Thematically, the selection from Medal of Honor: Frontline impresses as well. Its main theme is a clever tweaking of Medal of Honor's main theme, which gives the original melody a more serious sheen that is supposed to mirror Patterson's maturation between the earlier events in Medal of Honor and those in Frontline. The second primary theme is for the game's antagonist, SS baron Rudolf von Sturmgeist. Keeping in line with the music's increasingly varied overall nature, Sturmgeist's theme is a lot more malleable than Medal of Honor's harsh Nazi fanfare. It appears on almost whiny brass on "Thuringer Wald Express", before "Sturmgeist's Armored Train" fully capitalises on the theme's mad scientist sensibilities and features it on choir, its hysterical over-the-top bombast absolutely delicious. Set against a spectacular orchestral onslaught on "The Rowhouses", the main theme is stretched to its limits on brass and can hardly hold its own against the panzer motif's force.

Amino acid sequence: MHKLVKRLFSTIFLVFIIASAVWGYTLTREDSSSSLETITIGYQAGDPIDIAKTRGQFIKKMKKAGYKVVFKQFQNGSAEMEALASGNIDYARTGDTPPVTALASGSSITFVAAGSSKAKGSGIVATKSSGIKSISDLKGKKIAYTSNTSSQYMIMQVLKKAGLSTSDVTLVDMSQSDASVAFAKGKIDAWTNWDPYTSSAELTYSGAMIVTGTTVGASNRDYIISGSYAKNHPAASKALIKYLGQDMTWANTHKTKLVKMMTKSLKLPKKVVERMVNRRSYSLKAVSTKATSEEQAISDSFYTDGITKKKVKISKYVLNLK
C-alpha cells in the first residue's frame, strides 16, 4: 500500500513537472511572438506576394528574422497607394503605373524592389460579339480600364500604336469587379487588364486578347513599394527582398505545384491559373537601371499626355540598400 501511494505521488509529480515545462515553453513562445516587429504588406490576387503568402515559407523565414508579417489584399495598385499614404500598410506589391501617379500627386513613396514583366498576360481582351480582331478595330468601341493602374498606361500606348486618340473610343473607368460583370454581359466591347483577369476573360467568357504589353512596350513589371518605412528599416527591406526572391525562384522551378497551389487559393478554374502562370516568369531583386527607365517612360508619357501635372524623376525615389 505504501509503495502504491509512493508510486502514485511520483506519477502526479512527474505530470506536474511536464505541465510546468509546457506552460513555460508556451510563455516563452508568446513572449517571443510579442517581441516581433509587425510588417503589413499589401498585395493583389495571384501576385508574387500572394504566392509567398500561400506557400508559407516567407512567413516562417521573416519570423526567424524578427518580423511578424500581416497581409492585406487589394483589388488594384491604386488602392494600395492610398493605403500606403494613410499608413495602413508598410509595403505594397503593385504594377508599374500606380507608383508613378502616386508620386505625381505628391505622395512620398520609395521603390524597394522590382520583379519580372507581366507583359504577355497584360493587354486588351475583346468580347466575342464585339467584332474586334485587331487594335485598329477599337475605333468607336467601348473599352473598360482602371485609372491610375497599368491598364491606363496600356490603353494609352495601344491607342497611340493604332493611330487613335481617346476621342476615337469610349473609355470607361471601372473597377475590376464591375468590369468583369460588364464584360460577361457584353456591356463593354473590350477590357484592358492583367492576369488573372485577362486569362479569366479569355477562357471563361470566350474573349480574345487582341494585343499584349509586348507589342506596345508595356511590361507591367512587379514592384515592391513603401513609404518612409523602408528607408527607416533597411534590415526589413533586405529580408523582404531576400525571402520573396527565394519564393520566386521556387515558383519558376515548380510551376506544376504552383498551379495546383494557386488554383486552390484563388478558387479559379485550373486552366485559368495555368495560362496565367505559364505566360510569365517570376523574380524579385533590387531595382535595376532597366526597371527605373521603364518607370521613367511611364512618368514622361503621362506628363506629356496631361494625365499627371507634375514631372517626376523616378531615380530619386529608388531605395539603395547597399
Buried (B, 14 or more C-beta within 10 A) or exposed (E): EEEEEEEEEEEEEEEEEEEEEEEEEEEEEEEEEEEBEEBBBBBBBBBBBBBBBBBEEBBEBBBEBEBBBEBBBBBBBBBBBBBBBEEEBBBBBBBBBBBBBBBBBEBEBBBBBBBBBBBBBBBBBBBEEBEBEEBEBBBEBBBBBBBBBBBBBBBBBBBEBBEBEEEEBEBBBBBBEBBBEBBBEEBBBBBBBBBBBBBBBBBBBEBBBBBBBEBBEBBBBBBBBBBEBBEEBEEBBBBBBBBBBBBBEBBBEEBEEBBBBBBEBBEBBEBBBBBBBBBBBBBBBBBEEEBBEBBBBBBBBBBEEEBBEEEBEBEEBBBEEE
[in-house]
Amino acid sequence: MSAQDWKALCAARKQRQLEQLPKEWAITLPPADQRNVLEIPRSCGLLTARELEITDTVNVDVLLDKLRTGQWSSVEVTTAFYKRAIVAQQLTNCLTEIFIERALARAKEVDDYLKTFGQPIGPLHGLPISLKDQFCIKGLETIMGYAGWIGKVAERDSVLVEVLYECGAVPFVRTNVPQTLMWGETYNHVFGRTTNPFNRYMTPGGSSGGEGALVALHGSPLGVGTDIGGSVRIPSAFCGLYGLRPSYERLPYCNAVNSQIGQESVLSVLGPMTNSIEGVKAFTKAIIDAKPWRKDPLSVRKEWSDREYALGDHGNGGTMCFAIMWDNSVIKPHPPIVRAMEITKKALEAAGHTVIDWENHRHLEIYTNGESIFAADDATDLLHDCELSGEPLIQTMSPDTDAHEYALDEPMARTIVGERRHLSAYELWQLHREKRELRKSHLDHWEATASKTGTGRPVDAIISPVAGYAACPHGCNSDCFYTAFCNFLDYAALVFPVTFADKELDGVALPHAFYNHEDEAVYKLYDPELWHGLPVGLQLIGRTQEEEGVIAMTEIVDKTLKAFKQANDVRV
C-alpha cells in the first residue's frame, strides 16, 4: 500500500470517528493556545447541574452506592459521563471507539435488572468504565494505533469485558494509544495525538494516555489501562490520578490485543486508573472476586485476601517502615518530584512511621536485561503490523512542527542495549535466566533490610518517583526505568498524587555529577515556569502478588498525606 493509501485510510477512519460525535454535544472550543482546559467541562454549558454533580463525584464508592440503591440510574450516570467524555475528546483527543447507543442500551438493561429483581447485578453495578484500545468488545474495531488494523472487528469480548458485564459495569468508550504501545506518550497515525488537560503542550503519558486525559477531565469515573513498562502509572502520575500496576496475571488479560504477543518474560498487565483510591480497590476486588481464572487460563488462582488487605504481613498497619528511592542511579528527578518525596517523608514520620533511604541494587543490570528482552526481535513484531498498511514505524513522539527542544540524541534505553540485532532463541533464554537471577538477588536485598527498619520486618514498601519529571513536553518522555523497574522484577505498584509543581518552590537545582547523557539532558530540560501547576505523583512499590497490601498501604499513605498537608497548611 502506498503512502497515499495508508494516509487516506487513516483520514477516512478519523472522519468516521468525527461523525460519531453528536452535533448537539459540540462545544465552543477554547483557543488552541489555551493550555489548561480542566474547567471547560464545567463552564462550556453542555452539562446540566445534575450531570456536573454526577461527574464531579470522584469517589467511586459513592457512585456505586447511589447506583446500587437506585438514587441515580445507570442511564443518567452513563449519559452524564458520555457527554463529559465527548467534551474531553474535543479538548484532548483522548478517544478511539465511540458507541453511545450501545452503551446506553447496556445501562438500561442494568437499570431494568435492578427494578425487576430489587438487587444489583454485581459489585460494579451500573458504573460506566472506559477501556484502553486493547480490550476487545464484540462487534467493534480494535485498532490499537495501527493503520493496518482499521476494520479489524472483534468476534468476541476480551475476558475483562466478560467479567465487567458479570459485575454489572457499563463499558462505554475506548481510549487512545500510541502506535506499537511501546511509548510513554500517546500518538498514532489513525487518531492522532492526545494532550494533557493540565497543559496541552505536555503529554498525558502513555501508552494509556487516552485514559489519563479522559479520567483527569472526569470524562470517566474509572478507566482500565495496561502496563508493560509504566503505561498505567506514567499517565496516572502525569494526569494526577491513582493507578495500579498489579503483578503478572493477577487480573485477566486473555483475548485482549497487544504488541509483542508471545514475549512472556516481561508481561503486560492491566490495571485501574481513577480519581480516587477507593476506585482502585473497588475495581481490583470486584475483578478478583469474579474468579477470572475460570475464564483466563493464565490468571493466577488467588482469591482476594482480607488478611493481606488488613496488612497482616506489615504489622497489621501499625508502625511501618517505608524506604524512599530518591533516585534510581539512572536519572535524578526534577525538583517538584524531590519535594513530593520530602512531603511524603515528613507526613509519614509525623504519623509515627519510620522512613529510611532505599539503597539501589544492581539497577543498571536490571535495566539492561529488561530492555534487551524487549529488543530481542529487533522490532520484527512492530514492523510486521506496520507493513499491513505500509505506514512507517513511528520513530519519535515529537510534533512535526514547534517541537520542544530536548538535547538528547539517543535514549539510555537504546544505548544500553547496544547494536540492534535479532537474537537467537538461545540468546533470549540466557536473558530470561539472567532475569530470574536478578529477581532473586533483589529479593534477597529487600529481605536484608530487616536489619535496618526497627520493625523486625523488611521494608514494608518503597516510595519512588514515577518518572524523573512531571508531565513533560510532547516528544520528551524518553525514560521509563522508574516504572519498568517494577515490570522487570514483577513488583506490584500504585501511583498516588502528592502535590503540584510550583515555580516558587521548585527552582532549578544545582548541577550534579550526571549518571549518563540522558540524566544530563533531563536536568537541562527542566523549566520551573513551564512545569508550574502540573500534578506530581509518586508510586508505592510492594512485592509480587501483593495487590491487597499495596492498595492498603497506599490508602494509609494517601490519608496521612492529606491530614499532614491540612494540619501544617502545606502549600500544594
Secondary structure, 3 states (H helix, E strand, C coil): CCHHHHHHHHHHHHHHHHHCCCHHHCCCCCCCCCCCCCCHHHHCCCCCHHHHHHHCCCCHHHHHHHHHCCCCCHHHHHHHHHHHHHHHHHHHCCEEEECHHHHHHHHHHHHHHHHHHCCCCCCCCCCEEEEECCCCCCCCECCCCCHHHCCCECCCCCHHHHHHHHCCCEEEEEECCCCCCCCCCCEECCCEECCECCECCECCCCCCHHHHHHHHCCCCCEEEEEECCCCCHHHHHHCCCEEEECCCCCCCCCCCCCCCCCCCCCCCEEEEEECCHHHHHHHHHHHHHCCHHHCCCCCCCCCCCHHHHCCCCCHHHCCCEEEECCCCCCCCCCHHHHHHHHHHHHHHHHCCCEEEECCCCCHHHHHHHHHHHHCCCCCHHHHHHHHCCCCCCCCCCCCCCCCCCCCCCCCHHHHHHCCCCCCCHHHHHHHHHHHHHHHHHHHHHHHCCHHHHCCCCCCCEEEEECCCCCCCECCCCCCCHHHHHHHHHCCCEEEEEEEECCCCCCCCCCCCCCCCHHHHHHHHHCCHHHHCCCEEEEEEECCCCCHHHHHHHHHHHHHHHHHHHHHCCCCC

Medal of Honor: Airborne then came as a a bit of a surprise to score collectors hoping for a straight continuation of Frontline's stylings and is, in fact, quite far removed from the previous soundtrack's grandiose approach, which might alienate some listeners. Instead it presents a rougher, edgier tone that brims with energy, but which will be a bit short on attractive melodies for some, particularly after Frontline's lyrical strains. The score's pronounced rhythmic focus is most clearly expressed through the greater role string ostinati have on Airborne's score, where they power most of the action cues. These pieces are not always as stellar as those on Giacchino's previous Medal of Honor scores, but they still make an impact. This is well demonstrated by both "Operation Husky" and "Operation Market Garden" (for whatever reason confusingly renamed on Vanguard from its original title "Defusing the Charges"). Both tracks zip along at an impressive speed and are effectively composed action cues that fire the listener up for battle. But their more disjointed nature is a double-edged sword: there's always something new happening and listeners will be well entertained throughout the tracks' running time. At the same time, none of these compositions achieve the impressive dramatic power of Giacchino's earlier Medal of Honor action tracks. But despite whatever misgivings one might have about Giacchino's new approach, his compositions are never less than perfectly functional in the best sense of the word and most of the time will capture the listener's attention.